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Chlorosis in wild plants: Is it a sign of iron deficiency?

Zohlen, Angelika LU (2002) In Journal of Plant Nutrition 25(10). p.2205-2228
Abstract
Chlorosis in crops grown on calcareous soil is mainly due to iron (Fe) deficiency and can be alleviated by leaf application of soluble Fe2+ or diluted acids. Whether chlorosis in indigenous plants forced to grow on a calcareous soil is also caused by Fe deficiency has, however, not been demonstrated. Veronica officinalis, a widespread calcifuge plant in Central and Northern Europe, was cultivated in two experiments on acid and calcareous soils. As phosphorus (P) deficiency is one of the major causes of the inability of many calcifuges to grow on calcareous soil we added phosphate to half of the soils. Leaves in pots with the unfertilized and the P-fertilized soil, respectively, were either sprayed with FeSO4 solution or left unsprayed.... (More)
Chlorosis in crops grown on calcareous soil is mainly due to iron (Fe) deficiency and can be alleviated by leaf application of soluble Fe2+ or diluted acids. Whether chlorosis in indigenous plants forced to grow on a calcareous soil is also caused by Fe deficiency has, however, not been demonstrated. Veronica officinalis, a widespread calcifuge plant in Central and Northern Europe, was cultivated in two experiments on acid and calcareous soils. As phosphorus (P) deficiency is one of the major causes of the inability of many calcifuges to grow on calcareous soil we added phosphate to half of the soils. Leaves in pots with the unfertilized and the P-fertilized soil, respectively, were either sprayed with FeSO4 solution or left unsprayed. Total Fe, P, and manganese (Mn) in leaves and roots and N remaining in the soil after the experiment were determined. In a second experiment, no P was added. Leaves were either sprayed with FeSO4 or with H2SO4 of the same pH as the FeSO4 solution. Degree of chlorosis and Fe content in leaves were determined. (Less)
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author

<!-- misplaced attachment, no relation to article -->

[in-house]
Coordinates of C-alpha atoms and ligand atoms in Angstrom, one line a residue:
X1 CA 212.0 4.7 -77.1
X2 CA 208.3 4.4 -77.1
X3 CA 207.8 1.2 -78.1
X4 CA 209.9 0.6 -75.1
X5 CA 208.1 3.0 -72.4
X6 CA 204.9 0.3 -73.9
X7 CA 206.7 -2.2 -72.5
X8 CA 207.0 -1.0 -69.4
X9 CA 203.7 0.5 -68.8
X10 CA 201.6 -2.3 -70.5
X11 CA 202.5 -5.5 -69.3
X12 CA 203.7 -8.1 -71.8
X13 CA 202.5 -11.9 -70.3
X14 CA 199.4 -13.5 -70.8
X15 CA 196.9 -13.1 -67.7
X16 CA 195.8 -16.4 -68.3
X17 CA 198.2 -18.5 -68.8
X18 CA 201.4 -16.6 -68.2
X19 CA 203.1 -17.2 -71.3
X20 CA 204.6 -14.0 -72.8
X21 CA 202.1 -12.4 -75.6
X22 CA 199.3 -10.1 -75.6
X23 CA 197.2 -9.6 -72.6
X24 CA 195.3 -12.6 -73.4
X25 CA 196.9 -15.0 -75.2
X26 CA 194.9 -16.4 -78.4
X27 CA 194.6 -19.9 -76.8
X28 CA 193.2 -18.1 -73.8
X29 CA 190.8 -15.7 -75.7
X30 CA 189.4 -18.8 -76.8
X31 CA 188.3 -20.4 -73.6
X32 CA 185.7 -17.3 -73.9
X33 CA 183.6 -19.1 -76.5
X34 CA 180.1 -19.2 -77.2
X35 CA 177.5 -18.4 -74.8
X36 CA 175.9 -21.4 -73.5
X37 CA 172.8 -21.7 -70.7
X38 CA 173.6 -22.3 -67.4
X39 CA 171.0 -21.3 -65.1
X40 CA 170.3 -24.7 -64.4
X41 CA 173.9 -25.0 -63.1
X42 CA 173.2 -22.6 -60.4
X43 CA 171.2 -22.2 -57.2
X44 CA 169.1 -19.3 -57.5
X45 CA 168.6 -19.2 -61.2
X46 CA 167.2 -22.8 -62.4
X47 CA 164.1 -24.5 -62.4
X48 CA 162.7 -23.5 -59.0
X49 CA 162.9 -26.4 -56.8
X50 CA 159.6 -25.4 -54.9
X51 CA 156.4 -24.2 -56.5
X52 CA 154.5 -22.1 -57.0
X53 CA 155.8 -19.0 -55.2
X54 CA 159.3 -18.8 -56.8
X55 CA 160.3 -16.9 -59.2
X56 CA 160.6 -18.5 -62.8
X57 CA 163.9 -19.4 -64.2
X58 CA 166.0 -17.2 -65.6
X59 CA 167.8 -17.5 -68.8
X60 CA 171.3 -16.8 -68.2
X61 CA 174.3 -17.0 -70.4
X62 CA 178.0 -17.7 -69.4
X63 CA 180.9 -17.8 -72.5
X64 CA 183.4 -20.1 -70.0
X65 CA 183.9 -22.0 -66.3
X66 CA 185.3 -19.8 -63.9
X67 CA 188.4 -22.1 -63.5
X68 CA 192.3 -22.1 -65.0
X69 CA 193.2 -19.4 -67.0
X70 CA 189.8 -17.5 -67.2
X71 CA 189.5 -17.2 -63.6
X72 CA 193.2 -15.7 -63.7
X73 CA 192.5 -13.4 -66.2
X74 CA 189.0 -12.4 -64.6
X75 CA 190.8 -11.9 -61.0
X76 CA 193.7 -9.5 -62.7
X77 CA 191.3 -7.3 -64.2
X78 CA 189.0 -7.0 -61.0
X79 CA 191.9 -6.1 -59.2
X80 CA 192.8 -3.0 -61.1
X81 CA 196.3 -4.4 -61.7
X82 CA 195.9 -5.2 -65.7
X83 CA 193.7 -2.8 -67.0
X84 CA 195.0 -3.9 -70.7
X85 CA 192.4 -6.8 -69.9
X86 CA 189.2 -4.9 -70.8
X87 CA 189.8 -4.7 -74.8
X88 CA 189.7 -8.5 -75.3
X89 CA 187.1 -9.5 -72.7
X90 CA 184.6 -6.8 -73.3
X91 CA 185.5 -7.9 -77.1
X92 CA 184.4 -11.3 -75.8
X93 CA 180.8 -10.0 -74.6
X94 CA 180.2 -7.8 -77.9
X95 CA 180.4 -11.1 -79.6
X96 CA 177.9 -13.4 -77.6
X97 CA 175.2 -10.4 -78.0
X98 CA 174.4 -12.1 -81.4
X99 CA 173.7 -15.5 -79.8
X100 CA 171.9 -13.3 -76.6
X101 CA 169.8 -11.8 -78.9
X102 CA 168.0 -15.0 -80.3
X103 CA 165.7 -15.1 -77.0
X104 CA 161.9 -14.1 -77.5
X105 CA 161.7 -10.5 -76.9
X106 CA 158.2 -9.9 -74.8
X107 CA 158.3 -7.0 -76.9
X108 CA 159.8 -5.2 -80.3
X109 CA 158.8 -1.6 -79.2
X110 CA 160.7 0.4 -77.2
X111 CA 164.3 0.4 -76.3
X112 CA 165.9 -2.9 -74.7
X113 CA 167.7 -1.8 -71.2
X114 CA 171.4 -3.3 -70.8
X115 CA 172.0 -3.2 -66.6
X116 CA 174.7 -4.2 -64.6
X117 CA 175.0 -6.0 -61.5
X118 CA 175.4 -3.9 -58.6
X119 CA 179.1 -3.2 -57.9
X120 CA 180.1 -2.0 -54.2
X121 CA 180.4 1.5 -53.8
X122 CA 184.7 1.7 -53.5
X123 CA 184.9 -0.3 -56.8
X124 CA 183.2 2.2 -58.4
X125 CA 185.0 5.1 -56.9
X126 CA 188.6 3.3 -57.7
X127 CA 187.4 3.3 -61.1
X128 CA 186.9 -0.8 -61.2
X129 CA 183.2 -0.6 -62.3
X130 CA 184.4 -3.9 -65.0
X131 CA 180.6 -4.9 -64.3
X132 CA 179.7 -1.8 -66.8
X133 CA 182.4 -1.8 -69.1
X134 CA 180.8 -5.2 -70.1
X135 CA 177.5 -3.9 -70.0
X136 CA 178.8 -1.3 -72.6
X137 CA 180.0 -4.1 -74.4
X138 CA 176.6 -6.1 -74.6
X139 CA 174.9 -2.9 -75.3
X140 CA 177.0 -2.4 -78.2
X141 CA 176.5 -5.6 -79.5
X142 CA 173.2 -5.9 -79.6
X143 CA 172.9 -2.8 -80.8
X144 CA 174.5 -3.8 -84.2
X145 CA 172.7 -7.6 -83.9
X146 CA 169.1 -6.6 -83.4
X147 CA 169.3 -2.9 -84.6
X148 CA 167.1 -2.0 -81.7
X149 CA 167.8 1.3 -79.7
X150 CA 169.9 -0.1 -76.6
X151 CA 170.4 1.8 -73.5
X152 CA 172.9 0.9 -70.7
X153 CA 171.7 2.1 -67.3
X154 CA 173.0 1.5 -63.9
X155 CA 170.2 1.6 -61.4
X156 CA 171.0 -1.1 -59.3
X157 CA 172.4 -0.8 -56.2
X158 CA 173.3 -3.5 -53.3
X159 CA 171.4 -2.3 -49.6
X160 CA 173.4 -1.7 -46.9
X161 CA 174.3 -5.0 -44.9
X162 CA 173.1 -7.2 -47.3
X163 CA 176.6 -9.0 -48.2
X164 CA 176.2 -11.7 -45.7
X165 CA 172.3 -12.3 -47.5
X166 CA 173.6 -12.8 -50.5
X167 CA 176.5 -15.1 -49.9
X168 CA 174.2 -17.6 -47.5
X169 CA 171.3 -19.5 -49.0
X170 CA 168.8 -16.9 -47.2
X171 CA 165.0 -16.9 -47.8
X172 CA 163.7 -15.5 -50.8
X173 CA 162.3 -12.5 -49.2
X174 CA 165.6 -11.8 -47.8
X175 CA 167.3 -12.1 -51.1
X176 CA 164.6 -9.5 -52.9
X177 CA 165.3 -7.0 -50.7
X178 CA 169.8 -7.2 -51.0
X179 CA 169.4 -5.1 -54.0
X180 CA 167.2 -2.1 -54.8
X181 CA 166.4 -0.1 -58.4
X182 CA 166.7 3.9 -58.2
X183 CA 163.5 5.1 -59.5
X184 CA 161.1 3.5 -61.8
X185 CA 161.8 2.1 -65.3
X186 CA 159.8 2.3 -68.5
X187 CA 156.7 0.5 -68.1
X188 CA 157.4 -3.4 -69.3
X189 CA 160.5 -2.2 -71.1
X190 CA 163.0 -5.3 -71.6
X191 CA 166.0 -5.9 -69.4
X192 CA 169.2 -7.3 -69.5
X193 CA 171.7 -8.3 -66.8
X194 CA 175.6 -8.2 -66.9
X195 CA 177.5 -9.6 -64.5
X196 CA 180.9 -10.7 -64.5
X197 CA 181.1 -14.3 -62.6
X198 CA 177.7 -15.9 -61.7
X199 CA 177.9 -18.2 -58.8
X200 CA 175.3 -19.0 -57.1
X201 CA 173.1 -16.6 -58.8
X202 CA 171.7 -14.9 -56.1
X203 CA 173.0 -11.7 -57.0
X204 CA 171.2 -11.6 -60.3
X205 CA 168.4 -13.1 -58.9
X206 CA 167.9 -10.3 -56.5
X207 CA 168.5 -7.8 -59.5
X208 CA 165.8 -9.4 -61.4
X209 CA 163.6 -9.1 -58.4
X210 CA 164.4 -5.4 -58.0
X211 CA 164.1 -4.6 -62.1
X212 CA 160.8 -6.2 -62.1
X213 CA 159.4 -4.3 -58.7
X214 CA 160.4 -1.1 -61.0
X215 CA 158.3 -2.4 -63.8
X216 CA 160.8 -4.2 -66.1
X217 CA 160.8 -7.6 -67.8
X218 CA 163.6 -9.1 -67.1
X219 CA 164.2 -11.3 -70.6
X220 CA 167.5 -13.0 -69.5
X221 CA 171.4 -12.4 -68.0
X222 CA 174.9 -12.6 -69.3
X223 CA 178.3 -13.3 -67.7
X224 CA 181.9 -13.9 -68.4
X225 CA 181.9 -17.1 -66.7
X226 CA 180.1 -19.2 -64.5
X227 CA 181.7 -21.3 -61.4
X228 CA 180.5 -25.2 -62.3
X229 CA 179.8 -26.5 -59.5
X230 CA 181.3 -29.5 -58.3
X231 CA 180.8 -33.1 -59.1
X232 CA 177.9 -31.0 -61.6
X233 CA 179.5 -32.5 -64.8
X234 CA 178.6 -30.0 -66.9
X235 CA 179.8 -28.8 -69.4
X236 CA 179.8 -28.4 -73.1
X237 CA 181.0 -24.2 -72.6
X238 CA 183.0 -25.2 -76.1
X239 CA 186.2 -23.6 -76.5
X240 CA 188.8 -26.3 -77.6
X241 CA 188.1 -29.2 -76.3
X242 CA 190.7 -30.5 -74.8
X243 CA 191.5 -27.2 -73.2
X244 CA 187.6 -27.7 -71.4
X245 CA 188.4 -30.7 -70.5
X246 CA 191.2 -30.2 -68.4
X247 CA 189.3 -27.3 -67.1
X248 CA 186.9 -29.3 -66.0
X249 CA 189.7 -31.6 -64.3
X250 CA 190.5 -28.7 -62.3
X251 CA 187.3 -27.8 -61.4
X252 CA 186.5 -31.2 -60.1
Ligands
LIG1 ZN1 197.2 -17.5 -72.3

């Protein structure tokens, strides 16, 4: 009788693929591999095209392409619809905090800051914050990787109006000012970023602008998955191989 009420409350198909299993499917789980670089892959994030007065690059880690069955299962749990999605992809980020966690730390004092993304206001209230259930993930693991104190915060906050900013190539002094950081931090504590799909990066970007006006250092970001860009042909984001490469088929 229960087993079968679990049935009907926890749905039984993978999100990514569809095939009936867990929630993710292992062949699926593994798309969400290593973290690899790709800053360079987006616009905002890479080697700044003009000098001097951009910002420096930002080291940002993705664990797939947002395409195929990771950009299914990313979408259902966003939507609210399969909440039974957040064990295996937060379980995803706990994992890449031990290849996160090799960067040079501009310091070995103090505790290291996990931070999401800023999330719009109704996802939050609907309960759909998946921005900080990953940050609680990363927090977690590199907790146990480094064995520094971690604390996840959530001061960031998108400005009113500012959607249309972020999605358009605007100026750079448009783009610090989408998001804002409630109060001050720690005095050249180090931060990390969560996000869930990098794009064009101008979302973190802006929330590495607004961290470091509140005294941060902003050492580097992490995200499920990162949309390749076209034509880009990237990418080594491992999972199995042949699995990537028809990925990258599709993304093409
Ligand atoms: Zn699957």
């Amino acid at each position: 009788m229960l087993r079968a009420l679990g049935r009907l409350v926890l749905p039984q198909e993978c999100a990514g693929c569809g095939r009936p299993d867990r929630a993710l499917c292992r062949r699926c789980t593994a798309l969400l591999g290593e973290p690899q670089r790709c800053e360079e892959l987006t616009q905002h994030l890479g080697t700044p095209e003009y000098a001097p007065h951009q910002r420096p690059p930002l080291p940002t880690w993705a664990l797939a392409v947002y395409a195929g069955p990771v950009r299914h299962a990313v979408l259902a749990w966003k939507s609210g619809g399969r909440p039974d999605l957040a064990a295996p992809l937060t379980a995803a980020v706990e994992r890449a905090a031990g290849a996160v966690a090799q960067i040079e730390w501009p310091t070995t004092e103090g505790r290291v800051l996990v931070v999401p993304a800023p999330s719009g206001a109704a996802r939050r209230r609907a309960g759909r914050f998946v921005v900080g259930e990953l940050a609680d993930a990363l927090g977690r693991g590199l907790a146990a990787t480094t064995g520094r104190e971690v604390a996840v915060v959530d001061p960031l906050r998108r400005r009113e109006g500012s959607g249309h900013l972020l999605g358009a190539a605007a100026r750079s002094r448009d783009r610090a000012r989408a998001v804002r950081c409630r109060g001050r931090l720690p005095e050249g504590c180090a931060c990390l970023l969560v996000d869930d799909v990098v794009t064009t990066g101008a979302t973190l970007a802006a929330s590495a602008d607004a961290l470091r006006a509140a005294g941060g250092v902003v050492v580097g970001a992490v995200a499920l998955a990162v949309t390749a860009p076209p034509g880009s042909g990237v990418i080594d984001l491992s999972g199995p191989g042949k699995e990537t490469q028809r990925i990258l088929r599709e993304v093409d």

organization
publishing date
type
Contribution to journal
publication status
published
subject
in
Journal of Plant Nutrition
volume
25
issue
10
pages
2205 - 2228
publisher
Taylor & Francis
external identifiers
  • wos:000178101900010
  • scopus:0036383613
ISSN
0190-4167
DOI
10.1081/PLN-120014071
language
English
LU publication?
yes
id
95418adf-65d3-4b3a-83bd-61c64ec00ad3 (old id 147168)
date added to LUP
2007-07-03 10:43:03
date last changed
2017-07-02 03:30:19
@article{95418adf-65d3-4b3a-83bd-61c64ec00ad3,
  abstract     = {Chlorosis in crops grown on calcareous soil is mainly due to iron (Fe) deficiency and can be alleviated by leaf application of soluble Fe2+ or diluted acids. Whether chlorosis in indigenous plants forced to grow on a calcareous soil is also caused by Fe deficiency has, however, not been demonstrated. Veronica officinalis, a widespread calcifuge plant in Central and Northern Europe, was cultivated in two experiments on acid and calcareous soils. As phosphorus (P) deficiency is one of the major causes of the inability of many calcifuges to grow on calcareous soil we added phosphate to half of the soils. Leaves in pots with the unfertilized and the P-fertilized soil, respectively, were either sprayed with FeSO4 solution or left unsprayed. Total Fe, P, and manganese (Mn) in leaves and roots and N remaining in the soil after the experiment were determined. In a second experiment, no P was added. Leaves were either sprayed with FeSO4 or with H2SO4 of the same pH as the FeSO4 solution. Degree of chlorosis and Fe content in leaves were determined.},
  author       = {Zohlen, Angelika},
  issn         = {0190-4167},
  language     = {eng},
  number       = {10},
  pages        = {2205--2228},
  publisher    = {Taylor & Francis},
  series       = {Journal of Plant Nutrition},
  title        = {Chlorosis in wild plants: Is it a sign of iron deficiency?},
  url          = {http://dx.doi.org/10.1081/PLN-120014071},
  volume       = {25},
  year         = {2002},
}